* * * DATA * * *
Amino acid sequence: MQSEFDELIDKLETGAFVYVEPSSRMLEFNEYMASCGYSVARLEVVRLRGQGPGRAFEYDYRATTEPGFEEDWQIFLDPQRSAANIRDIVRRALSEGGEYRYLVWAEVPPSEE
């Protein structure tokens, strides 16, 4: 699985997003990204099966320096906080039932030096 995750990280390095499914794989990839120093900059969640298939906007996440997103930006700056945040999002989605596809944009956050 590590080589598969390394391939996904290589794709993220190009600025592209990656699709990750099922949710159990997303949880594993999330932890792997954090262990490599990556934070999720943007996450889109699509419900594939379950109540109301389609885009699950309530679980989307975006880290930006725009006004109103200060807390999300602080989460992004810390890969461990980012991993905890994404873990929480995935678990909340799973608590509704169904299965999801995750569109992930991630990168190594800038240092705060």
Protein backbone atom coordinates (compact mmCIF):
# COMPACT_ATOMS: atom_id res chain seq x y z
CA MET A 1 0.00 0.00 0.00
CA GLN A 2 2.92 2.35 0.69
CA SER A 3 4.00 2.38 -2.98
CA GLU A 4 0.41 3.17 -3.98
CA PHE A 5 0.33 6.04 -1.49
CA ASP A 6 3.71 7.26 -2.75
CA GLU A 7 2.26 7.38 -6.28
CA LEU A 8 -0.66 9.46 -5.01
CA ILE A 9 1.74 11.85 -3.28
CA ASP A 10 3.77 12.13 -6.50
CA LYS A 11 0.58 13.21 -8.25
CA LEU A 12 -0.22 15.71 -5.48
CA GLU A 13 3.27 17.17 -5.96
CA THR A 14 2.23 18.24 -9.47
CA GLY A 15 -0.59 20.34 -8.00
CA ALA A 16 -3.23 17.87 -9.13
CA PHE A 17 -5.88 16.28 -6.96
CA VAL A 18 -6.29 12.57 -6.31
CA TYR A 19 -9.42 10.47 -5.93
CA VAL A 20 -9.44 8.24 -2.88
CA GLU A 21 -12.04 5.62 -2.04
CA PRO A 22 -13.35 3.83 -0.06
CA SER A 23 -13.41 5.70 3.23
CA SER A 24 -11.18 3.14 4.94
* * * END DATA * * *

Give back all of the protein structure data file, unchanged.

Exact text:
Amino acid sequence: MQSEFDELIDKLETGAFVYVEPSSRMLEFNEYMASCGYSVARLEVVRLRGQGPGRAFEYDYRATTEPGFEEDWQIFLDPQRSAANIRDIVRRALSEGGEYRYLVWAEVPPSEE
């Protein structure tokens, strides 16, 4: 699985997003990204099966320096906080039932030096 995750990280390095499914794989990839120093900059969640298939906007996440997103930006700056945040999002989605596809944009956050 590590080589598969390394391939996904290589794709993220190009600025592209990656699709990750099922949710159990997303949880594993999330932890792997954090262990490599990556934070999720943007996450889109699509419900594939379950109540109301389609885009699950309530679980989307975006880290930006725009006004109103200060807390999300602080989460992004810390890969461990980012991993905890994404873990929480995935678990909340799973608590509704169904299965999801995750569109992930991630990168190594800038240092705060």
Protein backbone atom coordinates (compact mmCIF):
# COMPACT_ATOMS: atom_id res chain seq x y z
CA MET A 1 0.00 0.00 0.00
CA GLN A 2 2.92 2.35 0.69
CA SER A 3 4.00 2.38 -2.98
CA GLU A 4 0.41 3.17 -3.98
CA PHE A 5 0.33 6.04 -1.49
CA ASP A 6 3.71 7.26 -2.75
CA GLU A 7 2.26 7.38 -6.28
CA LEU A 8 -0.66 9.46 -5.01
CA ILE A 9 1.74 11.85 -3.28
CA ASP A 10 3.77 12.13 -6.50
CA LYS A 11 0.58 13.21 -8.25
CA LEU A 12 -0.22 15.71 -5.48
CA GLU A 13 3.27 17.17 -5.96
CA THR A 14 2.23 18.24 -9.47
CA GLY A 15 -0.59 20.34 -8.00
CA ALA A 16 -3.23 17.87 -9.13
CA PHE A 17 -5.88 16.28 -6.96
CA VAL A 18 -6.29 12.57 -6.31
CA TYR A 19 -9.42 10.47 -5.93
CA VAL A 20 -9.44 8.24 -2.88
CA GLU A 21 -12.04 5.62 -2.04
CA PRO A 22 -13.35 3.83 -0.06
CA SER A 23 -13.41 5.70 3.23
CA SER A 24 -11.18 3.14 4.94